I thought last week would be my last river trip of the year, but things worked out for me again this Tuesday. After sitting down on Monday and trying to figure out how I could make it happen, I opted for a quick trip down a stretch of river I haven't been in at least six years. Time wasn't going to be on my side. I needed to drop the kids off at 8am and get to the launch fast, or as fast as the speed limit will get me those 22 miles.
I had a full day of things that had to get done,
including giving a devotional at my kids school at 12:30. (Not something
I can be late for.) Then of course the afternoon was full as well. I
was determined, so off I went.
I get to the launch and
immediately feel my old friend, the wind, tapping me on the back. I
can't always have it my way, I guess. It was 33 degrees (brrrrrr for us
Texans) and a 15mph wind.
I remember this stretch of river as narrow and shallow in many parts.
Similar to the other sections, but less traveled because of the work
involved. But at the drop in, it's wide, deep, and filled with all types
of fun cover.
The wind was pushing me around and I think I got hung on every
underwater structure that was out there. At least a dozen times in the
first 15 minutes. I didn't remember all that being there, but as I said,
it's been years since I got the yak wet at this spot.
couple hundred yards, it went from deep and wide to narrow and shallow.
This was the first of many swift moving paths I would march up to get to
the next fishable pool.
Once I got through that, it stayed narrow for a while, and looked like
perfect fly fishing territory. Only problem is, i'm not what you would
call a "pro" fly fisherman. I'm sure there's plenty of people that would
drool over fishing in a straight away like that. Not me, not with that
canopy of fly stealing tree limbs. It would look like a Christmas
celebration with all my lures hanging from every limb like ornaments.
Of course when it does open up a bit, it's gets real, real shallow.
The next areas were beautiful and mostly calm. The wind couldn't quite
get it's hands around our throat this deep in woods. It was definitely a
give and take. More work, less wind. But oh, don't think for a minute
it wouldn't start howling the minute I want to start casting.
The river continued it's back and forth in between different depths, never staying too long before changing again.
The water seemed to get a little more attitude the further I went. It
was a chore getting in, out, in, out, and at this point I still didn't
have a fish in the boat yet.
I was starting to remember why I didn't go this route very often. The
temperature at this point was at 37, and my hands were getting a little
numb. I had gloves for this, but the constant dragging, pulling, pushing
had made them wet and a bit chilly. But I persevered and kept moving on
to bigger water and bigger hopes of that prized fish.
After all the work, I continue fishing the whole way through. Then,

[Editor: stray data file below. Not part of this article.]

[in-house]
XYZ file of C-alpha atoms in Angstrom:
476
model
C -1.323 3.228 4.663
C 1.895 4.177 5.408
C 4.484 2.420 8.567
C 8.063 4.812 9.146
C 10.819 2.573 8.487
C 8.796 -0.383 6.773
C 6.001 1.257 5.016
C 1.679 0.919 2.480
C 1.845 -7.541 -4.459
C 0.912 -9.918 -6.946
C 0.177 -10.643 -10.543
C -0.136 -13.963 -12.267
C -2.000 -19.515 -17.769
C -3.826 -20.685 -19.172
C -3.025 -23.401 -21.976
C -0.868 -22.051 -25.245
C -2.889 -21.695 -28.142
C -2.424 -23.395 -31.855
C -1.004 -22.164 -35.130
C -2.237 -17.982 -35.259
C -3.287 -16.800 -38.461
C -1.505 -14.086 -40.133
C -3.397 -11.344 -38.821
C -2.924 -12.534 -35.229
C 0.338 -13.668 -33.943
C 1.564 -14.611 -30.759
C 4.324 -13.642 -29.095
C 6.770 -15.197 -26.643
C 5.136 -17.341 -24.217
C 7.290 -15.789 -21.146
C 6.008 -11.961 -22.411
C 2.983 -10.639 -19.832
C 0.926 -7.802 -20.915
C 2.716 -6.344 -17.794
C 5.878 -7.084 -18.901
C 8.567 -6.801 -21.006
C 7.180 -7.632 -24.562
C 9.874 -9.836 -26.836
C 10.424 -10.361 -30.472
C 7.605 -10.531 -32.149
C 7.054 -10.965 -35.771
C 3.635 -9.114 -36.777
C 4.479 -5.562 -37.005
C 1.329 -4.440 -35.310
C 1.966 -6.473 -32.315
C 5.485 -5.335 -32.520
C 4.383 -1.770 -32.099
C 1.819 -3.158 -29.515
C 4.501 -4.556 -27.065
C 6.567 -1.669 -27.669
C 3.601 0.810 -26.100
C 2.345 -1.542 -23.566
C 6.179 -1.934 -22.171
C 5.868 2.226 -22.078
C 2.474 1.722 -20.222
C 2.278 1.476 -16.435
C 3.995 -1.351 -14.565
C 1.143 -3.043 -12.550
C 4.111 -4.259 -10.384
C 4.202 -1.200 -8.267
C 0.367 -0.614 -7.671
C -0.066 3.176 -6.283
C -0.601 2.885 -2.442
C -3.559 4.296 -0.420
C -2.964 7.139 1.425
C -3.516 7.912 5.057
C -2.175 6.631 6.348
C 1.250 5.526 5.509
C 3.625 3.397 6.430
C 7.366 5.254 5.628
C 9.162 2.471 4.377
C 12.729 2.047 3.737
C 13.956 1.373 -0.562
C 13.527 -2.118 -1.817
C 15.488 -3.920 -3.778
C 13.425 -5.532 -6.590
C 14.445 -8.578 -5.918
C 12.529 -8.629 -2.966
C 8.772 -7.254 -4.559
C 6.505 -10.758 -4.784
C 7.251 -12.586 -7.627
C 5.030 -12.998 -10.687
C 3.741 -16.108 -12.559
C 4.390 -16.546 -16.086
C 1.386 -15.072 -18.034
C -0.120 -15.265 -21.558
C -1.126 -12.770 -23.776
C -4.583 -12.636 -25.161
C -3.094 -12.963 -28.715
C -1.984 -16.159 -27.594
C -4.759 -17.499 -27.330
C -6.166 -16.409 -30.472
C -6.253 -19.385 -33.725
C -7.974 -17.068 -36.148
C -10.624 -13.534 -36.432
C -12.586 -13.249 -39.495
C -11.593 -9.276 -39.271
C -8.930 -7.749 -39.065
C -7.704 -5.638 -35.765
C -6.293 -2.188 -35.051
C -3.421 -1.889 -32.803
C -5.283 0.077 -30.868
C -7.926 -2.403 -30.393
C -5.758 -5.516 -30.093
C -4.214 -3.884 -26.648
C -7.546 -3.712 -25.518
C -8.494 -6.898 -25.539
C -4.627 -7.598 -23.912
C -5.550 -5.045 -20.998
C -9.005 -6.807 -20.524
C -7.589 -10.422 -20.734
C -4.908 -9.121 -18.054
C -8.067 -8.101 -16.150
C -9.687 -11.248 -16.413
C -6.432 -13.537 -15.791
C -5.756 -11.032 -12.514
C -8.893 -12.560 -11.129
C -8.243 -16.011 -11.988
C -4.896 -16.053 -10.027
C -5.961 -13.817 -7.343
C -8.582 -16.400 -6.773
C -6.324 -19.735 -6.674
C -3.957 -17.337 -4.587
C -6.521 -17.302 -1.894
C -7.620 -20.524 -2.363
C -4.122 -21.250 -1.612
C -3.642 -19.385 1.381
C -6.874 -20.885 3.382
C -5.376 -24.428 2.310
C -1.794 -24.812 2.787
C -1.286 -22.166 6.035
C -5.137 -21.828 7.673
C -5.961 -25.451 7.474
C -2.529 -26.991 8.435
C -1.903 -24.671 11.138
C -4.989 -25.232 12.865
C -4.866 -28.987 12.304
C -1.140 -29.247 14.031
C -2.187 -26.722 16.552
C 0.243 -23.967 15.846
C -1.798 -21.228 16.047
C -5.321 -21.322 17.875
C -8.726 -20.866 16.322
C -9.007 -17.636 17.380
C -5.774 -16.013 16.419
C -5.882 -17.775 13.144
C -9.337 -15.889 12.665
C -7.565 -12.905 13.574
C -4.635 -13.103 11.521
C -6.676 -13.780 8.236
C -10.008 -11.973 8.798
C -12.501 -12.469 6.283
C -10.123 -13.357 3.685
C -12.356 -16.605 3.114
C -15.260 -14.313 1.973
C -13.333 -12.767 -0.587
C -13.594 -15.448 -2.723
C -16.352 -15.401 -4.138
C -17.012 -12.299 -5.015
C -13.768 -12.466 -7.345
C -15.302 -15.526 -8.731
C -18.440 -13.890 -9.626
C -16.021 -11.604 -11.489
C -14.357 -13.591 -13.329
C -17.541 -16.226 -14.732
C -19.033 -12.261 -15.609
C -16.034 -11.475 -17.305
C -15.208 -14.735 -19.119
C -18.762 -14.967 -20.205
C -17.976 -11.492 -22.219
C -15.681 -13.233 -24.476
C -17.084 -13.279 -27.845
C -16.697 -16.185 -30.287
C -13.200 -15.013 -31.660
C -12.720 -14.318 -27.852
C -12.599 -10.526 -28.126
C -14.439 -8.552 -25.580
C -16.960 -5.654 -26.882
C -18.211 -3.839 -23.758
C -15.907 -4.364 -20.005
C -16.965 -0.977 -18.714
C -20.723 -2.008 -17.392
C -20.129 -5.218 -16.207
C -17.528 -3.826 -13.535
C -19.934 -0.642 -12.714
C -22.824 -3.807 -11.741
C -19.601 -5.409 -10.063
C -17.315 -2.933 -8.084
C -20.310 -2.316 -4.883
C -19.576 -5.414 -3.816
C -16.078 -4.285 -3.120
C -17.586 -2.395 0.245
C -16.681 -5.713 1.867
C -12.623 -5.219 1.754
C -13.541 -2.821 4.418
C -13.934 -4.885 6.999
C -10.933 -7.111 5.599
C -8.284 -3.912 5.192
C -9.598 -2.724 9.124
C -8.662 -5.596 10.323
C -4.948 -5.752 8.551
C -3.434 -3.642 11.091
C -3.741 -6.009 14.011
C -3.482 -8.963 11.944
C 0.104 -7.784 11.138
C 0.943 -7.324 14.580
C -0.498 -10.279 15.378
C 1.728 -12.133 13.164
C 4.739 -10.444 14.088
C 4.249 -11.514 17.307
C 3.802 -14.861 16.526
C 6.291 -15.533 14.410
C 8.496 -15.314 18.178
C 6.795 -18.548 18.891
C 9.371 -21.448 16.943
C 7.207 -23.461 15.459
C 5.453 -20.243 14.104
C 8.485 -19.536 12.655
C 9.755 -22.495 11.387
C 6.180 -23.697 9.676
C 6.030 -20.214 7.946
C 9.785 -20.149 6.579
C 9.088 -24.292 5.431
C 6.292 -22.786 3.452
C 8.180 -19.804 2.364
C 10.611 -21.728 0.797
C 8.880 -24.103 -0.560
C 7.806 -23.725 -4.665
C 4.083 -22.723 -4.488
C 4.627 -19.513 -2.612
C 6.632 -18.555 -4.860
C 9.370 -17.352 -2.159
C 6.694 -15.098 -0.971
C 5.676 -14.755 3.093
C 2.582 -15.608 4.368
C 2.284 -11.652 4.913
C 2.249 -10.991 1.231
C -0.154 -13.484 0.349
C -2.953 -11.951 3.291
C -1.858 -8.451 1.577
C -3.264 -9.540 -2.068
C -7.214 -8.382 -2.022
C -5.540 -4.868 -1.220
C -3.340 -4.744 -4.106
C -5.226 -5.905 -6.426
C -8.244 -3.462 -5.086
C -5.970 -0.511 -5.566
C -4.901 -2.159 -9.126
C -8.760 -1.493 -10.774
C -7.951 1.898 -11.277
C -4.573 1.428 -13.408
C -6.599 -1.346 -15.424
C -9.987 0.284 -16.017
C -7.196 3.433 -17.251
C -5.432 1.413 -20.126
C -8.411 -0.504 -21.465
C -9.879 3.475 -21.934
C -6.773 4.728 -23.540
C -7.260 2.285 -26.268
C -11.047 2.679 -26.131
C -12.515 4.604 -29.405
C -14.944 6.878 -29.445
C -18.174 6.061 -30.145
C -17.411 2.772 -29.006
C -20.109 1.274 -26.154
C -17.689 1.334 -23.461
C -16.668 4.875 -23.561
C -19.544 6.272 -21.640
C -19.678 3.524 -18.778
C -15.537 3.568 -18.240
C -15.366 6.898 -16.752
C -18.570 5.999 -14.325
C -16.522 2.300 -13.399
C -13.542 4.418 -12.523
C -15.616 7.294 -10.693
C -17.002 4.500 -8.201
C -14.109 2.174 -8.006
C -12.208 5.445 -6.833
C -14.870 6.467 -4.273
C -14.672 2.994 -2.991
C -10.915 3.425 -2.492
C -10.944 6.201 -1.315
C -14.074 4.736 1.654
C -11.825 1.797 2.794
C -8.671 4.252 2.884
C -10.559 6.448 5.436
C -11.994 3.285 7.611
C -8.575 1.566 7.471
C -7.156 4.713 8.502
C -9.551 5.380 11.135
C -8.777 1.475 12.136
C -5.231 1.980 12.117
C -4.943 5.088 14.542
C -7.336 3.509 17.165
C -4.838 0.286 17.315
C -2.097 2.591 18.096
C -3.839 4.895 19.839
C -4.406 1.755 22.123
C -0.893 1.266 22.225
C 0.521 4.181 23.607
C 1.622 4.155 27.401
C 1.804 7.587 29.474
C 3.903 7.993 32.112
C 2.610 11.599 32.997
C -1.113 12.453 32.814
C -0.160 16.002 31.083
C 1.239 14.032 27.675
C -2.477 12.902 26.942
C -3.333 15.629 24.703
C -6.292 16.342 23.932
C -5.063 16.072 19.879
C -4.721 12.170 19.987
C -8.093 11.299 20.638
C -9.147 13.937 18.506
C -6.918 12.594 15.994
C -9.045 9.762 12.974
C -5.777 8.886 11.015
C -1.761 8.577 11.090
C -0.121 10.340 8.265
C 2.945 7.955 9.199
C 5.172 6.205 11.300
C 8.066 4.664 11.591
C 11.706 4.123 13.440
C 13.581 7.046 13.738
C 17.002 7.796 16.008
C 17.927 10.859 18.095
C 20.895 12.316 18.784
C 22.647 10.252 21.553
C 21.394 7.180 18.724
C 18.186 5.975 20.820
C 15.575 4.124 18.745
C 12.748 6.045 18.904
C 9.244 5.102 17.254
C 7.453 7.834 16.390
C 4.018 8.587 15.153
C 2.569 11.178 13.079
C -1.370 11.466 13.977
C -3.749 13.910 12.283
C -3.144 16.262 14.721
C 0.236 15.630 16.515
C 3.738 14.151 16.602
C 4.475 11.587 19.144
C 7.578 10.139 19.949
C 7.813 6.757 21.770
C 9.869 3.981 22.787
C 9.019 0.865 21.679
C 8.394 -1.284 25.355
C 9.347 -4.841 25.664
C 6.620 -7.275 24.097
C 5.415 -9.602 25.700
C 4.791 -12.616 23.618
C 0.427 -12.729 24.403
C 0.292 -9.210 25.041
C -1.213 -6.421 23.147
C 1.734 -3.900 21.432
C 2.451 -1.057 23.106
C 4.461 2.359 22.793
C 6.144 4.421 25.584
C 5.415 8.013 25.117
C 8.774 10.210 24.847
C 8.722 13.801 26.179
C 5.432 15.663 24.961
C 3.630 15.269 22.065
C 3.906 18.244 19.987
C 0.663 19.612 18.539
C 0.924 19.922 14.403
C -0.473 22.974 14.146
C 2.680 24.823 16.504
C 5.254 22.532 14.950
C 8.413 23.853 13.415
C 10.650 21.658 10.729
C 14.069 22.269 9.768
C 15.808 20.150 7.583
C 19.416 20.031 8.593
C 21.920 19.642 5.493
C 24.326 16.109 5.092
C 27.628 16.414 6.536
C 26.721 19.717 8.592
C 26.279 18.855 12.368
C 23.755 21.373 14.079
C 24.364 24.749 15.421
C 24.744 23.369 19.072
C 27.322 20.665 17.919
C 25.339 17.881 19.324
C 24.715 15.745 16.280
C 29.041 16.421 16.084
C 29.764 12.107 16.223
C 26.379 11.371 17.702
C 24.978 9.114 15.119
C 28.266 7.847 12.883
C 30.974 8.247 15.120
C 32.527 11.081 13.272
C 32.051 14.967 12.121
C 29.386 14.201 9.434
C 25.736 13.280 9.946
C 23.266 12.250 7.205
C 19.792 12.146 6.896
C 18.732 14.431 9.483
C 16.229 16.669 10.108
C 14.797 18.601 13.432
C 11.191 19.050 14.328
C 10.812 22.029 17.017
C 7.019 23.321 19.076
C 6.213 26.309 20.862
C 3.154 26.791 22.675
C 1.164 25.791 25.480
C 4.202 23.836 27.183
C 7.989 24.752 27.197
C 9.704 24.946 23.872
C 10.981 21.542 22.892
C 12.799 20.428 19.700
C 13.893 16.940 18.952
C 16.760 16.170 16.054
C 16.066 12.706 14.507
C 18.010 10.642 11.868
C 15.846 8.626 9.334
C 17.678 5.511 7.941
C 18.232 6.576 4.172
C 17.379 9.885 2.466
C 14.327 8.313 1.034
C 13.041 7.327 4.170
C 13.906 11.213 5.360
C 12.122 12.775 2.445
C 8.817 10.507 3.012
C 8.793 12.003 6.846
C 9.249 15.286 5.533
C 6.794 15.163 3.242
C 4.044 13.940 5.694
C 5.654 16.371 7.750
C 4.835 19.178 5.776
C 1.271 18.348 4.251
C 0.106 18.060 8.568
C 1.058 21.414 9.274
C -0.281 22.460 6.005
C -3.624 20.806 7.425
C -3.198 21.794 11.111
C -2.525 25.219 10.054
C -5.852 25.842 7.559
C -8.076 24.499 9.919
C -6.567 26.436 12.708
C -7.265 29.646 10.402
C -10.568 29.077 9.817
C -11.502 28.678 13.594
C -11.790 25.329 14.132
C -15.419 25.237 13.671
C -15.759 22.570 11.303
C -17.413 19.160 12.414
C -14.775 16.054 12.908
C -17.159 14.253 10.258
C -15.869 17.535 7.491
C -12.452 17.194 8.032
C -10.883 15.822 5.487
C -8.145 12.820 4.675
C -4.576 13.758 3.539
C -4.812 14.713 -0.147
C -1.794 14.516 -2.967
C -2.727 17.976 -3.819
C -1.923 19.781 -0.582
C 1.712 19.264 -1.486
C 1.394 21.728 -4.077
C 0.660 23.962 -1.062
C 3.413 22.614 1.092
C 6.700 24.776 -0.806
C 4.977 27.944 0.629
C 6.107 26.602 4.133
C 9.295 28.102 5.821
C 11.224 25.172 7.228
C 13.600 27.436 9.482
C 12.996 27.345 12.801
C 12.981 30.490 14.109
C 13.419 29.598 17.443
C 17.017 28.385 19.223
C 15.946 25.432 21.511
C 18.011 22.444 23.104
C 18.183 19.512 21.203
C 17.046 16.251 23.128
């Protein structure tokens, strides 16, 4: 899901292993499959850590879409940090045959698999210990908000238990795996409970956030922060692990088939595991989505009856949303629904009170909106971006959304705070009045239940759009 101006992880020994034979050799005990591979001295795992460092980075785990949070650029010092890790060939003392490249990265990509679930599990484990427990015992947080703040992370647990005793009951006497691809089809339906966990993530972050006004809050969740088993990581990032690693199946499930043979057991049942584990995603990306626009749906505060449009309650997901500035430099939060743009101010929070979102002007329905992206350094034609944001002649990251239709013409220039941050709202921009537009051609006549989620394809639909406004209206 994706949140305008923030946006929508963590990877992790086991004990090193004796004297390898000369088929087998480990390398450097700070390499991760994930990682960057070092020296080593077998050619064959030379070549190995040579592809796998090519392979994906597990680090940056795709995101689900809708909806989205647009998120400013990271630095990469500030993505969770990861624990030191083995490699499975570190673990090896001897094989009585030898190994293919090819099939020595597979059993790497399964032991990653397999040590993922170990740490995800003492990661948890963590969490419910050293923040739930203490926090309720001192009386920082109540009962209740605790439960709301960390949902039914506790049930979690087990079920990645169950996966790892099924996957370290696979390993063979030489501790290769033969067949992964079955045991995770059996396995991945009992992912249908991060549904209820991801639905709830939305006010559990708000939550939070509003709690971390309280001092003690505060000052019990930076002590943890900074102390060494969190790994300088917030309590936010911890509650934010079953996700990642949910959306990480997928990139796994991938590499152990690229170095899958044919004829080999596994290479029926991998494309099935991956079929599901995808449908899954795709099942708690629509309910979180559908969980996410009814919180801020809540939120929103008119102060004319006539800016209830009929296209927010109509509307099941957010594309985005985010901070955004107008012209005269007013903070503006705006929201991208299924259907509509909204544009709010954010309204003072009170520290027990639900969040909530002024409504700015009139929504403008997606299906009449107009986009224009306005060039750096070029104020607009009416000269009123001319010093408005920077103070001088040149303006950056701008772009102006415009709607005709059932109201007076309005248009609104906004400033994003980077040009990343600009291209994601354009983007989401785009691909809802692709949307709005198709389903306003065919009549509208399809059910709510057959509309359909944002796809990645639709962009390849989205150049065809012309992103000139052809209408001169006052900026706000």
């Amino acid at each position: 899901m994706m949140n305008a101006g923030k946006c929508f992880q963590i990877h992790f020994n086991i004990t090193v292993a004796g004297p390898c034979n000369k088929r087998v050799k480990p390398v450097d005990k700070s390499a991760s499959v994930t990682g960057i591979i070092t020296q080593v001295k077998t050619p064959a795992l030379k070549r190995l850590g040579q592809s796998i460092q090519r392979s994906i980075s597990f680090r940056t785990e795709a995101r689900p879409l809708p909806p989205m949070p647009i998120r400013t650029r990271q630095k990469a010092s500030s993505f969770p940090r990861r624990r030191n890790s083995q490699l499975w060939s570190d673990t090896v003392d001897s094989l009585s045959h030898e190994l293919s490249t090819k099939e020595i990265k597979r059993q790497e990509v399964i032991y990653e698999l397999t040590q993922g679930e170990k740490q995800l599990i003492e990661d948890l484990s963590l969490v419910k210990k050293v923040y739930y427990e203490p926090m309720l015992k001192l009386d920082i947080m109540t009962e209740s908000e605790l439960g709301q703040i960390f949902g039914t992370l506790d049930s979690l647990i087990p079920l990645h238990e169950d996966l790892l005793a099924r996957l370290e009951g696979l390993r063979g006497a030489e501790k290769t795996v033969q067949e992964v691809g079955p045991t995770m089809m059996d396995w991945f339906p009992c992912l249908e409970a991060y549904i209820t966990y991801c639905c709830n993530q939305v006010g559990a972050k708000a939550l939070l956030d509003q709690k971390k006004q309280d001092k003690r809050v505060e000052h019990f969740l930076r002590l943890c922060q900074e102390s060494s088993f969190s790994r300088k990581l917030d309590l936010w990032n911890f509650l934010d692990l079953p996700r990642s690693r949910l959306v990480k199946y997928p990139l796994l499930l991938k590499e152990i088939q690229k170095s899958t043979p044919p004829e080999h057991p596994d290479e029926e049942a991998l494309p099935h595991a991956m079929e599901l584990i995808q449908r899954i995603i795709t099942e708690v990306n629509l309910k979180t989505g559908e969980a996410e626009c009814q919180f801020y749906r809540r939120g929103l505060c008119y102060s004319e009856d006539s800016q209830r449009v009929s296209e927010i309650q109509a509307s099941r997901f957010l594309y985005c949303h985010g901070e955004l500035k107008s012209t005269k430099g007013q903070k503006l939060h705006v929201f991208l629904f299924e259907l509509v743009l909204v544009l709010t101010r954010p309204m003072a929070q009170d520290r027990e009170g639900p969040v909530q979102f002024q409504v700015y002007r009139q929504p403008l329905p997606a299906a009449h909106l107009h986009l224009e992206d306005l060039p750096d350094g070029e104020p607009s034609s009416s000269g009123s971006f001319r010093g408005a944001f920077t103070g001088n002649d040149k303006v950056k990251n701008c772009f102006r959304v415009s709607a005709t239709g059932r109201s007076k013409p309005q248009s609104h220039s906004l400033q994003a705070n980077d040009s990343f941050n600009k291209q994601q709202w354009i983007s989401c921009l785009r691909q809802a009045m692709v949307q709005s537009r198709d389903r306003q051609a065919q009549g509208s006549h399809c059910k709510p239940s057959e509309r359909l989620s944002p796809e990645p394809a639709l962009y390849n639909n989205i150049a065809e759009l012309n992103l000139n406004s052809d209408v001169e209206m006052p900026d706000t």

without any rhyme or reason, I set the hook on what's possibly the
biggest bass in the whole world, and then...*snap*. What in the....hey,
where's my line, and where's my...ahhhh poopsicles.
It's been a long time since I snapped a rod. I guess it was just my
turn. Fortunately I have two more on board, so as heartbreaking as it
was, I could still continue. So after a quick eulogy for my dear
departed rod, I commenced to getting around my next hurdle...a rather
slippery and tree choked dam.
You might be wondering, "why bother going through all that work and now
you have to portage a dam too?" Well, check out what's on the upper part
of the dam. That's some prime fishing right there, that's why.
And look, I even found a friend along the way. Although he did choose to unfriend me shortly after this photo was taken.
I moved on up river, casting everywhere, determined to get some slime on
the yak today. Finally, a big hit...fish on. I reeled him in and
measured 19 inches. Yeehaw. I start to get the camera out of my pfd
pocket, but i'm having trouble. My fingers are a bit numb. So I lay that
big ol' feller on my lap for two seconds and get the pocket unzipped.
But while I did that, the bass had an uncontrollable urge to get back in
the water. It flopped hard and as I reached to grab it, it slipped out
of my hands, like a football lathered in grease. Plop. And away he went.
Leaving me staring at his tail-end swimming away. I went through a few
stages in a matter of seconds...denial, then anger, then more anger,
then depression, and finally acceptance. As I sat there enjoying a nice
pity party, I happened to see my watch. It was 11:15. Uh-oh. I gotta go,
and fast. I'm nearly 2 miles up a river I have to push, pull, and fight
to get back from and I need to be at the school in a little over an
hour. So just as quick as the bass darted away, so did I, back to the
I made great time and was loaded up and back on
the road by noon. It's amazing how fast you can go when you don't fish
every stump and lily pad every two feet.
I got to the school in
time, finished most my projects in the afternoon, and went to work for
about three hours. All in all, not my best day on the water or most
productive, but it was good to do a little scouting, and i'm happy with
this being the close to my 2014 season.
Plus, 2015 is just a few
weeks away and i'll be hitting the water in January, but it sounds so
much more dramatic if I say it's the last time I can get out this year. :)
Thanks for coming along,